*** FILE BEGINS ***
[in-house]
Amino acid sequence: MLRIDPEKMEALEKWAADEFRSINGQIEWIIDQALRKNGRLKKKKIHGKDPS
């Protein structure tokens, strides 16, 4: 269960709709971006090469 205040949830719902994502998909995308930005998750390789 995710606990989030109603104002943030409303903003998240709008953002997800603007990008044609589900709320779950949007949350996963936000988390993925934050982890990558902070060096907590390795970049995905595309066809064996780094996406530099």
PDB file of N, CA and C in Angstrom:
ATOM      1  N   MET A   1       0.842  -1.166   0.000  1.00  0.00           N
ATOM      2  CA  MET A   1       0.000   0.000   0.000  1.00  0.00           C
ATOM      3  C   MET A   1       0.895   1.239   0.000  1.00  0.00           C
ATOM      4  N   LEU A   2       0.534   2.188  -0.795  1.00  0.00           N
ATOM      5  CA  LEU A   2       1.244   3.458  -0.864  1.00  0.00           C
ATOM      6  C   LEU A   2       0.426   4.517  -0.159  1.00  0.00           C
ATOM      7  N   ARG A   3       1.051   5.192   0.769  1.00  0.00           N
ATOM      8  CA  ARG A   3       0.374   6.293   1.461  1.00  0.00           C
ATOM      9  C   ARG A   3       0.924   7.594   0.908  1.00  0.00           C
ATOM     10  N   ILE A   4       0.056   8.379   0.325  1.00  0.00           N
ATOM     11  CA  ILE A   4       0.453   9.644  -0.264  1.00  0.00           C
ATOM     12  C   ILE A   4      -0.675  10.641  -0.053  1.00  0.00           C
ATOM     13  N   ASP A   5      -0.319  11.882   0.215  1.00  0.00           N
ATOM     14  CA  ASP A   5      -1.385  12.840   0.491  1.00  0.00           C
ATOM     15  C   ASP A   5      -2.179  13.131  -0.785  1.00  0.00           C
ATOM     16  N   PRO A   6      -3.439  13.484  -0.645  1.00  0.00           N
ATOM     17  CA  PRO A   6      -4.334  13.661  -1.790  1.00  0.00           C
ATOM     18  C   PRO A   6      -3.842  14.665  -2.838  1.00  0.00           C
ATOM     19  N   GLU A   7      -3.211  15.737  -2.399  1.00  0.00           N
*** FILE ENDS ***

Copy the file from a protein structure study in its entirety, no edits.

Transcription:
[in-house]
Amino acid sequence: MLRIDPEKMEALEKWAADEFRSINGQIEWIIDQALRKNGRLKKKKIHGKDPS
């Protein structure tokens, strides 16, 4: 269960709709971006090469 205040949830719902994502998909995308930005998750390789 995710606990989030109603104002943030409303903003998240709008953002997800603007990008044609589900709320779950949007949350996963936000988390993925934050982890990558902070060096907590390795970049995905595309066809064996780094996406530099």
PDB file of N, CA and C in Angstrom:
ATOM      1  N   MET A   1       0.842  -1.166   0.000  1.00  0.00           N
ATOM      2  CA  MET A   1       0.000   0.000   0.000  1.00  0.00           C
ATOM      3  C   MET A   1       0.895   1.239   0.000  1.00  0.00           C
ATOM      4  N   LEU A   2       0.534   2.188  -0.795  1.00  0.00           N
ATOM      5  CA  LEU A   2       1.244   3.458  -0.864  1.00  0.00           C
ATOM      6  C   LEU A   2       0.426   4.517  -0.159  1.00  0.00           C
ATOM      7  N   ARG A   3       1.051   5.192   0.769  1.00  0.00           N
ATOM      8  CA  ARG A   3       0.374   6.293   1.461  1.00  0.00           C
ATOM      9  C   ARG A   3       0.924   7.594   0.908  1.00  0.00           C
ATOM     10  N   ILE A   4       0.056   8.379   0.325  1.00  0.00           N
ATOM     11  CA  ILE A   4       0.453   9.644  -0.264  1.00  0.00           C
ATOM     12  C   ILE A   4      -0.675  10.641  -0.053  1.00  0.00           C
ATOM     13  N   ASP A   5      -0.319  11.882   0.215  1.00  0.00           N
ATOM     14  CA  ASP A   5      -1.385  12.840   0.491  1.00  0.00           C
ATOM     15  C   ASP A   5      -2.179  13.131  -0.785  1.00  0.00           C
ATOM     16  N   PRO A   6      -3.439  13.484  -0.645  1.00  0.00           N
ATOM     17  CA  PRO A   6      -4.334  13.661  -1.790  1.00  0.00           C
ATOM     18  C   PRO A   6      -3.842  14.665  -2.838  1.00  0.00           C
ATOM     19  N   GLU A   7      -3.211  15.737  -2.399  1.00  0.00           N